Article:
Wrote Bobsyshell: "How the heart beat, and the pulse throbbed during that onslaught! If fear or dread marked the supreme moment of the attack, it was banished completely in the glorious rush of the fight! What a harvest of prisoners--they were captured by the score, disarmed, and sent to the rear."

Robert Reid
Sergeant Patrick Monaghan

Yet as the skies continued to lighten another Confederate redan about 100 yards further south became visible. Confederate cannons posted there soon erupted into the flank and front of the 48th. Acting fast, Pleasants organized his men for yet another attack and "like a savage torrent" the 48th charged forward. "[T]he regiment fairly tore over those hundred yards and swept through the fort irresistibly. The enemy ran in great disorder by squads and singly to their left and rear." Two Confederate Napoleon cannons fell into the hands of the 48th which were safely hauled, by hand, to the rear.

Two cannons, two flags and two Medals of Honor, hundreds of prisoners and a good section of the Confederate line; it was a glorious victory for the 48th and for the Ninth Army Corps. All along Burnside's front, the morning attack had achieved much success. Even George Meade, commanding the Army of the Potomac, would recognize the success of the Ninth Corps in a note to Burnside, sent on that June 17: "It affords me great satisfaction to congratulate you and your gallant corps on the assault this morning, knowing the wearied condition of your men from the night march over twenty-two miles, and the continual movement this last night; their persistence and success is highly creditable." Coming from Meade to Burnside these words were high praise, indeed.

For the actions of the 48th, Oliver Bosbyshell would later write that the attack on June 17, 1864, at Petersburg, "was probably, in all its results, the most brilliant engagement for the Forty-Eighth of any in which it participated. Praise is due to every officer, from Colonel Pleasants down, and to every many who was in this grand assault, for the splendid record the work here accomplished. .  . ."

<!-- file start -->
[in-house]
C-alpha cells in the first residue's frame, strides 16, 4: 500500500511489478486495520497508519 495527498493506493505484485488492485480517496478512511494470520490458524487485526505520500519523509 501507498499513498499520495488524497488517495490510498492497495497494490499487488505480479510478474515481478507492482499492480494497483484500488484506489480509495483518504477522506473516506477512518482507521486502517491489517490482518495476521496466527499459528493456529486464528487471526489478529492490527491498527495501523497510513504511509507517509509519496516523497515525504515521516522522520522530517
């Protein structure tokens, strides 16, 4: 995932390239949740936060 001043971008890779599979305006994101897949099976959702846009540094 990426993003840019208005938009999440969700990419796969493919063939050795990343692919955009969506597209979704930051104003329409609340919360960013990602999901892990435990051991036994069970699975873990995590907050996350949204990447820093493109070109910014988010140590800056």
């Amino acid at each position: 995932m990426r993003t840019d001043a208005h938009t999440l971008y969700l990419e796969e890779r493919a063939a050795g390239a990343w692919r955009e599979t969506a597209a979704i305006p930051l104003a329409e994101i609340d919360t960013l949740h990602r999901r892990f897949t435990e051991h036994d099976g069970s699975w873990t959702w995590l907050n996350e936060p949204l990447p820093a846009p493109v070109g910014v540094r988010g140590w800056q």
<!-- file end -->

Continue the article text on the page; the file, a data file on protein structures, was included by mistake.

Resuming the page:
Throughout the rest of the day on June 17 the Confederates made several attempts to regain their captured works, but each were turned back. A sometimes lively skirmish fire was kept up throughout the day. The next day, Burnside determined to strike once more, this time with his 1st and 3rd Division leading the way while the 2nd Division--which included the 48th--would advance behind in support. The fighting renewed once more in intensity on June 18 as the soldiers of the Army of the Potomac attempted to drive the Confederates from yet another line of earthworks and trenches very close to the city of Petersburg. Along the Ninth Corps front and though designated as a reserve, the soldiers of the 48th were once more brought to the front. They charged down a ravine and across a railroad cut and they made it closer to the Confederate line than any other Union force. Night settled in and off to their front rose Elliott's Salient, held by a brigade of South Carolina soldiers and the gunners of Richard Pegram's Virginia Battery.

One week later, on June 25, the soldiers of the 48th would begin to dig a mine underneath this portion of the Confederate line. . . .

The soldiers of the 48th were justly proud of their actions on the Seventeenth and Eighteenth of June; indeed, Bosbyshell later described the attacks on June 17 as the regiment's most brilliant action of the war. But the regiment paid a very heavy price.

During its attacks on June 17-18, the 48th Pennsylvania lost 19 men killed or mortally wounded, 42 men wounded, and 4 men missing/captured, for a total casualty count of 65.